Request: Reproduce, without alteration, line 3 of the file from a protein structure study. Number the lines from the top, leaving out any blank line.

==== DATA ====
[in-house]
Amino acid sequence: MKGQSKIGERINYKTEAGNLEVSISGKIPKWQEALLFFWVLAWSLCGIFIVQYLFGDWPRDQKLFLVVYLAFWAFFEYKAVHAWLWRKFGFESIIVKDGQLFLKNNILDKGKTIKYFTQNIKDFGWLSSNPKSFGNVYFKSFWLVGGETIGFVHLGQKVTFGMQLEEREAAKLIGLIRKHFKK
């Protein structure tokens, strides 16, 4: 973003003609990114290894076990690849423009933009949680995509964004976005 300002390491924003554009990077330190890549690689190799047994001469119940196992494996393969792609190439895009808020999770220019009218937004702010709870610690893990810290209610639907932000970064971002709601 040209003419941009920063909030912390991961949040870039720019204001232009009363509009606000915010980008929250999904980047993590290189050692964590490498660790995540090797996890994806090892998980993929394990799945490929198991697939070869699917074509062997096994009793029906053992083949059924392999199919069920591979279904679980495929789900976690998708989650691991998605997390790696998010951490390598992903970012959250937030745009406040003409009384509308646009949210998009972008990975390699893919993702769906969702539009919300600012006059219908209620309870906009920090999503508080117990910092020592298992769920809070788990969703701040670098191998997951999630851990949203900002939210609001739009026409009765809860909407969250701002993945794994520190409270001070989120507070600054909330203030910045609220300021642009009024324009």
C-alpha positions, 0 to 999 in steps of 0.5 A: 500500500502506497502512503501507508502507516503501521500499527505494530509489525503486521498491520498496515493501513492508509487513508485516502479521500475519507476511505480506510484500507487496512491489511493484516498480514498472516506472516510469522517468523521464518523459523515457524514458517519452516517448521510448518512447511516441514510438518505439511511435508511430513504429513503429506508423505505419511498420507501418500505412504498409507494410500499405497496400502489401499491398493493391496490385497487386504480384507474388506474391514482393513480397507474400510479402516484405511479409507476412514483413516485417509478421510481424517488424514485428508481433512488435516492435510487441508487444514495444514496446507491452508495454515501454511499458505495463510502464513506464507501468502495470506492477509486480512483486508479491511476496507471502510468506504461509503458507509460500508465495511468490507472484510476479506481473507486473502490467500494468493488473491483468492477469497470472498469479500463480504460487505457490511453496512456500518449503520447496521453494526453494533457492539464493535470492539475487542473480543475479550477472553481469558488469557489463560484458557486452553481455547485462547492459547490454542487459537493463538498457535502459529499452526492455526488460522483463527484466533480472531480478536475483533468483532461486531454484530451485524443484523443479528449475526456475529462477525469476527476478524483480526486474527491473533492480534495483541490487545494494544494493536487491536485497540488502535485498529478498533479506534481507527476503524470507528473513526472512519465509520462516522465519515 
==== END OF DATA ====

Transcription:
């Protein structure tokens, strides 16, 4: 973003003609990114290894076990690849423009933009949680995509964004976005 300002390491924003554009990077330190890549690689190799047994001469119940196992494996393969792609190439895009808020999770220019009218937004702010709870610690893990810290209610639907932000970064971002709601 040209003419941009920063909030912390991961949040870039720019204001232009009363509009606000915010980008929250999904980047993590290189050692964590490498660790995540090797996890994806090892998980993929394990799945490929198991697939070869699917074509062997096994009793029906053992083949059924392999199919069920591979279904679980495929789900976690998708989650691991998605997390790696998010951490390598992903970012959250937030745009406040003409009384509308646009949210998009972008990975390699893919993702769906969702539009919300600012006059219908209620309870906009920090999503508080117990910092020592298992769920809070788990969703701040670098191998997951999630851990949203900002939210609001739009026409009765809860909407969250701002993945794994520190409270001070989120507070600054909330203030910045609220300021642009009024324009």